“You’re kidding me, right? 40%, for a stupid name?!”

Seems like this conflict isn’t going to resolve itself anytime soon.

The Prevention

We wouldn’t be here if the founders’ stock was subject to a vesting schedule.  A vesting schedule is a timeline according to which the stock becomes the founder’s (or any equity recipient’s) full property.  If the founder leaves the company “early” – that is, before the vesting schedule timeline has fully run its course – then part of the founder’s stock will go back to the company.

The concept here is that the founder earns their stock over a period of time – and not all on day one.  A four-year vesting schedule, with a one-year cliff, is customary.  This means that the founder’s stock will become the founder’s full property in four years.  If they leave in two years (half the time), they must return half of their stock to the company.  However, if they leave before one year – they get nothing (hence, the “cliff”).

In our story above, if the founders’ stock was subject to a four-year vesting schedule with a one-year cliff, then the quitting founder would have had to return all of his stock, because he was leaving before one year was up.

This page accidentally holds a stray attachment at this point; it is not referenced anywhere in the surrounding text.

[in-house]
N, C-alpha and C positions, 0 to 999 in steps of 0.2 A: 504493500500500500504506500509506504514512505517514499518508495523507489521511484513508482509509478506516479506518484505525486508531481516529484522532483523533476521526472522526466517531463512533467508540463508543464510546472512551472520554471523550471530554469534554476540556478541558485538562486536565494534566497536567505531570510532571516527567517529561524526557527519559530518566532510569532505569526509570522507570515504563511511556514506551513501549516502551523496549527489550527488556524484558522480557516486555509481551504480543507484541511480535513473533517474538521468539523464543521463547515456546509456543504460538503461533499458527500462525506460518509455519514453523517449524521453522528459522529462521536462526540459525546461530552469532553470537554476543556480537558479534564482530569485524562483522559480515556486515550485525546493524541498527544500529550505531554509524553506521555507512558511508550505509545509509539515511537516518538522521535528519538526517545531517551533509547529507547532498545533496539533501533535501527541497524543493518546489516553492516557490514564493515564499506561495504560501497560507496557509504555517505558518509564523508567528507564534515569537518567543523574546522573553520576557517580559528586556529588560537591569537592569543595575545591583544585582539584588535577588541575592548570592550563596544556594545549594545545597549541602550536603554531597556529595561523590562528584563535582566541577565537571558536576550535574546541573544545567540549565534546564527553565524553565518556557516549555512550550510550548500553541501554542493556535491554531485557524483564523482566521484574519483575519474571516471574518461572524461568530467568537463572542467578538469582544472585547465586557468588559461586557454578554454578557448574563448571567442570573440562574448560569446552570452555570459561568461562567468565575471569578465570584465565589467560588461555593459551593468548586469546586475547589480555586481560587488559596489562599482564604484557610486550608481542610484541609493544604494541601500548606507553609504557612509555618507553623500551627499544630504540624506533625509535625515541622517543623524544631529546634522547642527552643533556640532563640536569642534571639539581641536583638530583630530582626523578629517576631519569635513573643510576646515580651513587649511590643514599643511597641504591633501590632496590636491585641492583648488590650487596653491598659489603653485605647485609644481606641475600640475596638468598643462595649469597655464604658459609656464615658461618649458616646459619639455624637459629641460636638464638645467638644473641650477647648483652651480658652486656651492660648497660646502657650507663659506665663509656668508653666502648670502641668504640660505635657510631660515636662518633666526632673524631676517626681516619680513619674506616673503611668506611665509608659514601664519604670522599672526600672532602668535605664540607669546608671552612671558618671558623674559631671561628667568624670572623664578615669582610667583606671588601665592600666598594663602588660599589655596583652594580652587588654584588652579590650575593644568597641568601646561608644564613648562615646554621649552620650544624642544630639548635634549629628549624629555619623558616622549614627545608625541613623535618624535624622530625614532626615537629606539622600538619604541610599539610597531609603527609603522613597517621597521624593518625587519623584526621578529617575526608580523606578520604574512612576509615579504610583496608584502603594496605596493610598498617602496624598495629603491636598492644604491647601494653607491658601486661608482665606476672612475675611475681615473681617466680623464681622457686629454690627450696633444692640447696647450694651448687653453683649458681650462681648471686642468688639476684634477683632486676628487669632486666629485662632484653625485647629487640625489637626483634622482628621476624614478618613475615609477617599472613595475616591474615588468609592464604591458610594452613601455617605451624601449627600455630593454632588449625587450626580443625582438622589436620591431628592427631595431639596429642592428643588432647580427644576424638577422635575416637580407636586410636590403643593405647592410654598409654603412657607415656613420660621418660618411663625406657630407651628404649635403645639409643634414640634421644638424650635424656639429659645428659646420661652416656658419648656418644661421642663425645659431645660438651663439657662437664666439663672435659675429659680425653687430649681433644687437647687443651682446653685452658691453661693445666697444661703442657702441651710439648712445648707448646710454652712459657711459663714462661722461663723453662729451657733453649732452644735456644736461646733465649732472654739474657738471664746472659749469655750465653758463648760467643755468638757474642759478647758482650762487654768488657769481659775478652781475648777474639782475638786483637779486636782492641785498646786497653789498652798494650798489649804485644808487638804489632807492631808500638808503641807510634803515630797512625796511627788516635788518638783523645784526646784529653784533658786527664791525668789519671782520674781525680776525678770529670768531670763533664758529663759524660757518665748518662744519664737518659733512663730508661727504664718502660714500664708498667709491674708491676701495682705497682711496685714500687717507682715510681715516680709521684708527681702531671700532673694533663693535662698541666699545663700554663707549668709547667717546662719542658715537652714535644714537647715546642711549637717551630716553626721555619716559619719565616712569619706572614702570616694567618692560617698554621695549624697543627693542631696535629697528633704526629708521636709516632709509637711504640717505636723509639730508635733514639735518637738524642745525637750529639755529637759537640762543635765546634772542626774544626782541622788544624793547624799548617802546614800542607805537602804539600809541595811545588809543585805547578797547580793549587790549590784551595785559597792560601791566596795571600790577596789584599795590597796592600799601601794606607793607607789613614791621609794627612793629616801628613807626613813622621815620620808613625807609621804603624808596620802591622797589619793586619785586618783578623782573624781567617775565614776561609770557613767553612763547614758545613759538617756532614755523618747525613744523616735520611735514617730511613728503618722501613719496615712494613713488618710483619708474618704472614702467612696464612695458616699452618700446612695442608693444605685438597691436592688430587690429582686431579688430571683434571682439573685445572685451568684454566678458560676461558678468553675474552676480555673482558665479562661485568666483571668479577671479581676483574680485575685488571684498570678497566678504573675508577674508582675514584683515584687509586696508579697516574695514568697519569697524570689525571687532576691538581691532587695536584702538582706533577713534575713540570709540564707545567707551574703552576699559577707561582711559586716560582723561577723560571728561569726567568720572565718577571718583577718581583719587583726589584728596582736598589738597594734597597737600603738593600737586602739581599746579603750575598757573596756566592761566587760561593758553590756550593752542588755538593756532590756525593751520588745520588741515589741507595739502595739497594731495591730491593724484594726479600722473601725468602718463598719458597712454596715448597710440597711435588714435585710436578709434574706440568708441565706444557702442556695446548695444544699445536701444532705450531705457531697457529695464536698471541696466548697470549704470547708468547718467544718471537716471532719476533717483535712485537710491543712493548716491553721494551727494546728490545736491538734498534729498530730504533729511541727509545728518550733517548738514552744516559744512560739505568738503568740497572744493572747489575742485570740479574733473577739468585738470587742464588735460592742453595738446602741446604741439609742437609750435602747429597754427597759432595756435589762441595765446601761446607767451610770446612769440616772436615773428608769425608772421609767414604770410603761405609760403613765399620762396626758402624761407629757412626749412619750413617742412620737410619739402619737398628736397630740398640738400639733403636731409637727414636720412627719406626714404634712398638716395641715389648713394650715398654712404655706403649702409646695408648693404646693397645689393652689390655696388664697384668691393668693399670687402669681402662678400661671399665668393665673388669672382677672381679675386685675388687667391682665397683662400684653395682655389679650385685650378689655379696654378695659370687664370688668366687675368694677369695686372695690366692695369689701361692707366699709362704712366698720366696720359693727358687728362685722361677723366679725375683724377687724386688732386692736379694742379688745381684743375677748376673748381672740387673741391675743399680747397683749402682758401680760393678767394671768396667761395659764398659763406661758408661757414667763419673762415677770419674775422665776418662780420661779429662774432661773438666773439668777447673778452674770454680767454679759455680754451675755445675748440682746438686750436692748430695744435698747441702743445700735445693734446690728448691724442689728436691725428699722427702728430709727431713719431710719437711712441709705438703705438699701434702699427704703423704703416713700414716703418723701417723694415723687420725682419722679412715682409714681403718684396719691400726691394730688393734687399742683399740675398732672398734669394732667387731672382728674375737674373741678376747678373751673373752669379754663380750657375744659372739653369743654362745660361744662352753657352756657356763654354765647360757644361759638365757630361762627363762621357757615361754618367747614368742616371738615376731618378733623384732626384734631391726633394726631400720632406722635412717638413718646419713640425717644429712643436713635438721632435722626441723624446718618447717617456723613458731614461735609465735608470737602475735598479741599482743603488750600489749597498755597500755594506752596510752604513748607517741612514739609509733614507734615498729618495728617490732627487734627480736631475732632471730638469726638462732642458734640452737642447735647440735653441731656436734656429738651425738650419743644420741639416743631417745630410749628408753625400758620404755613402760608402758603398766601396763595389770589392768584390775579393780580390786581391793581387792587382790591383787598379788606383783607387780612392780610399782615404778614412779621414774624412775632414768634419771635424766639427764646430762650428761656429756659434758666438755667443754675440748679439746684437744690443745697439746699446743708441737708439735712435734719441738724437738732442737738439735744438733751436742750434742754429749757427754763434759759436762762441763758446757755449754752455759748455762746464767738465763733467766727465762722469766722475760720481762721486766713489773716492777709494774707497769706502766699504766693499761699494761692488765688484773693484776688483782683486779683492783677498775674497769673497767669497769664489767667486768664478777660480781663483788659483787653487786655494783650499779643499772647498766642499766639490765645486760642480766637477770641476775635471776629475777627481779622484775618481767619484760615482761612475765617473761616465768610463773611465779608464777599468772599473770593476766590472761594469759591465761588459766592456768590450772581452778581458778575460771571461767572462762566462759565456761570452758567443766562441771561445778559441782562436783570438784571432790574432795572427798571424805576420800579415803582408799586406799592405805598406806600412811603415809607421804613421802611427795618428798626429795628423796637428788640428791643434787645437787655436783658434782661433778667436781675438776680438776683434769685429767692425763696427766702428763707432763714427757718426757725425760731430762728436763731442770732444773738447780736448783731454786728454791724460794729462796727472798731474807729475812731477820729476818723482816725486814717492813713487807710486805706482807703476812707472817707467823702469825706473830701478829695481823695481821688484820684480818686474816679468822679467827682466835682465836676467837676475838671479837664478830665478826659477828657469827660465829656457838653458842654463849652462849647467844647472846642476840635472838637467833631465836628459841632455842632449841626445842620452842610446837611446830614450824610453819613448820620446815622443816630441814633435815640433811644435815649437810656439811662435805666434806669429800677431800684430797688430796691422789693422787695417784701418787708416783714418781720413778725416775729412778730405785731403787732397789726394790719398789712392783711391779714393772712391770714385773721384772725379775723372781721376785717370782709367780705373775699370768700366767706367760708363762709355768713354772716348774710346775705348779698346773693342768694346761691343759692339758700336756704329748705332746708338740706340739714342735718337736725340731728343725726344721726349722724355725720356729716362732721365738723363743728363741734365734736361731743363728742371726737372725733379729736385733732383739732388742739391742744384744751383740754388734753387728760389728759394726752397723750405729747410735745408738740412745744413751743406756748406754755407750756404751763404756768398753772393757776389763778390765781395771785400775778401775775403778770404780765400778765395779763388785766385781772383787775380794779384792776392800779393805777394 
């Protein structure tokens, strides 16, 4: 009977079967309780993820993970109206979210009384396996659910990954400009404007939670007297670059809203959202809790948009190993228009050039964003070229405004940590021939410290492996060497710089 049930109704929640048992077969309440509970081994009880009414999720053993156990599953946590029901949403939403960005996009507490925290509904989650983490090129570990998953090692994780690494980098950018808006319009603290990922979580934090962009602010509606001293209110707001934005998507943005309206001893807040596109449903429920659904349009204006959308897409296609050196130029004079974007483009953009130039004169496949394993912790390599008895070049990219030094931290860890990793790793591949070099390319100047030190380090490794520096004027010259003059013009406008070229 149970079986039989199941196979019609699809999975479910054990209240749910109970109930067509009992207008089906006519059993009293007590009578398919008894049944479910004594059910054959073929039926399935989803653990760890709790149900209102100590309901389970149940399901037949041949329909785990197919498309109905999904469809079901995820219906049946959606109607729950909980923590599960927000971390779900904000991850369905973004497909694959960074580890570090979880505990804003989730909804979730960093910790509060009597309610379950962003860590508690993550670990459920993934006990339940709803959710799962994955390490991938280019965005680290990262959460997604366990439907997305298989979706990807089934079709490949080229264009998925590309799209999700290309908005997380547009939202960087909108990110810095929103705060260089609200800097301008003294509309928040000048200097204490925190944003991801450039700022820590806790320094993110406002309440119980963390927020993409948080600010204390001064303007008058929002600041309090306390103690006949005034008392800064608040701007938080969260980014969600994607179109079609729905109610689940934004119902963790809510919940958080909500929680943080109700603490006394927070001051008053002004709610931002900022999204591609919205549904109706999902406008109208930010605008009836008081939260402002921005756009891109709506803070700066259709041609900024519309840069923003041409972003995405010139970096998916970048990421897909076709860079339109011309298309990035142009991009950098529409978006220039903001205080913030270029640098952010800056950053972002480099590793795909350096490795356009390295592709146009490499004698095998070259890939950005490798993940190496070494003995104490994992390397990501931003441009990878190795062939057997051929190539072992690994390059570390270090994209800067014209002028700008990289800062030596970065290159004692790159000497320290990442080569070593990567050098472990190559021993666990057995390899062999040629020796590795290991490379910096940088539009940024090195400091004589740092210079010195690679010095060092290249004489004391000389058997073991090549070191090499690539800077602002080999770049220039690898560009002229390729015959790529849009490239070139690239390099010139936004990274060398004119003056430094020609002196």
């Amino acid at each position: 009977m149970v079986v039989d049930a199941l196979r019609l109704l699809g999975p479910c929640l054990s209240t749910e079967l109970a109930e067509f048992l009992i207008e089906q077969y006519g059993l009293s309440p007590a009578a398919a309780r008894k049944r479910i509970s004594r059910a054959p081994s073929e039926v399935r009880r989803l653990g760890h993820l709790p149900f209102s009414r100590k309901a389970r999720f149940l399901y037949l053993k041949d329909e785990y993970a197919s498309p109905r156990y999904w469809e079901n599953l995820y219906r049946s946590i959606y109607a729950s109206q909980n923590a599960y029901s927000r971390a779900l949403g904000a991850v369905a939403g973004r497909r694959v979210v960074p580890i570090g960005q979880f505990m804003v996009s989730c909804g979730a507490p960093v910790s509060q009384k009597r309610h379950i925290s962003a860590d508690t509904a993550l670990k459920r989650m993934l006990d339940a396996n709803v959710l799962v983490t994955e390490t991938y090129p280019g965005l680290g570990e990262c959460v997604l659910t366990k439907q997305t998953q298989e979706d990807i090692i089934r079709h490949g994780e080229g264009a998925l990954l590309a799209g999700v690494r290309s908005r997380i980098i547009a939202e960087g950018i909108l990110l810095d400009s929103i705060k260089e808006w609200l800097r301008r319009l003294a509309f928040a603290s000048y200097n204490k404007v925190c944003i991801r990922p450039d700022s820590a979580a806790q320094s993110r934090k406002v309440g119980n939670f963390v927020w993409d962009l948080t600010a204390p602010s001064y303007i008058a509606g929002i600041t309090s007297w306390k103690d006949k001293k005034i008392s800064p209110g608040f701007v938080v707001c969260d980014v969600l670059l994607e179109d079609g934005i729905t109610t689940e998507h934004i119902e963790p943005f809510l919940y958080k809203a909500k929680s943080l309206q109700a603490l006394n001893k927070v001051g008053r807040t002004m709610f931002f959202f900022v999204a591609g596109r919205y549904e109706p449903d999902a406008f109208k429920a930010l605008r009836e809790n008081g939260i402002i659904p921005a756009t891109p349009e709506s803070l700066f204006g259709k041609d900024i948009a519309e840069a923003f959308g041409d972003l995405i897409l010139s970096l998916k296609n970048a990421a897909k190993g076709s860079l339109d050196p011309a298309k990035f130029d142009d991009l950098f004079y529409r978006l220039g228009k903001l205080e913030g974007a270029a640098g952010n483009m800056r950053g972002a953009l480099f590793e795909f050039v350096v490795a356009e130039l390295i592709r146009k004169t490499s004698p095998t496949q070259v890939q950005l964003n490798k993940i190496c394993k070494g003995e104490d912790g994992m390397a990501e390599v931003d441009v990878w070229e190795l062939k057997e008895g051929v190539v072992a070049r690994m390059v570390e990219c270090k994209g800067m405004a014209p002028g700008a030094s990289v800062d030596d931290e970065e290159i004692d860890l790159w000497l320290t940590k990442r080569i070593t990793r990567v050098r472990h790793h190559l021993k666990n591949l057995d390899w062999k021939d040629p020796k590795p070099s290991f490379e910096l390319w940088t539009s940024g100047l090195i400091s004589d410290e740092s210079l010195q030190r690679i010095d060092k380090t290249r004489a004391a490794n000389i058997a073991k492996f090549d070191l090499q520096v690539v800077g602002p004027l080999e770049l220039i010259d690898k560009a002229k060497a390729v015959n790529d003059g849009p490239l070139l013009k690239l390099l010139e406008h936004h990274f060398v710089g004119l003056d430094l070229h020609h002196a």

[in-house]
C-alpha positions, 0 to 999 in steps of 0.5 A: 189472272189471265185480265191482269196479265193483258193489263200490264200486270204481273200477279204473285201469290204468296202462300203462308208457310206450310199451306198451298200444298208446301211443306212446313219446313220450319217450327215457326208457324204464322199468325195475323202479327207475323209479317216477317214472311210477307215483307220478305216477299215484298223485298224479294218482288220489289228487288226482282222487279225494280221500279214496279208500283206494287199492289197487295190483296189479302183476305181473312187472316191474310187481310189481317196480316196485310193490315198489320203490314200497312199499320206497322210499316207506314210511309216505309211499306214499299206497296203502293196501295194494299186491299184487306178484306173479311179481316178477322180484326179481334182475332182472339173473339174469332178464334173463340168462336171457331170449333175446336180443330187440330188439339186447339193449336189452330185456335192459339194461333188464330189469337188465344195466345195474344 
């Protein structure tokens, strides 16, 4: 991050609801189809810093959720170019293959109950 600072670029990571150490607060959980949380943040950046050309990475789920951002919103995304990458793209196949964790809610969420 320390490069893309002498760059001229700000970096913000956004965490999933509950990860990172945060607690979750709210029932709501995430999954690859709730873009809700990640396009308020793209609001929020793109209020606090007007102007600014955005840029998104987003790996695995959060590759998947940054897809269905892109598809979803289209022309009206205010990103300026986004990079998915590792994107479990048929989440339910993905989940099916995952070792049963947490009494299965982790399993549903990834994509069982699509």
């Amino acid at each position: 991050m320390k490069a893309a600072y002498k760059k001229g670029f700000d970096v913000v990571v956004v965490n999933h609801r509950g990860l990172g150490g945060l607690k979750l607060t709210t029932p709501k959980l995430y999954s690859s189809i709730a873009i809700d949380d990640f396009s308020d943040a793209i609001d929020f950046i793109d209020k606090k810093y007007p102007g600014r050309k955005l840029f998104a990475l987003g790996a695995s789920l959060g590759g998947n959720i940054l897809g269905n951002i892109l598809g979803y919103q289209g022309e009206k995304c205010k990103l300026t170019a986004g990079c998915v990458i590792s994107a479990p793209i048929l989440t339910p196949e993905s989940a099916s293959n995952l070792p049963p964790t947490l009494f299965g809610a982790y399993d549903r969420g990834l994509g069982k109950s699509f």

The Cure

Since the founders don’t have a vesting schedule, the resolution will involve some sort of settlement.  The two founders would have to negotiate a fair break, which would likely result in the quitting founder getting paid a sum of money to relinquish some or all of his shares.

If the founders don’t come to agreement, then the quitting founders stock will be “dead equity”, making the company largely unattractive for investors – which, ultimately, may mean game over for this company.

To learn more about this problem, check out the blog post Dead equity makes your company uninvestable.


2. Not filing your 83(b) election

The Story

You’ve been building like crazy, heads-down, for a couple years now.  You’ve got an all-star team.  Your traction is growing at a healthy pace.  You’re hitting all the right KPIs.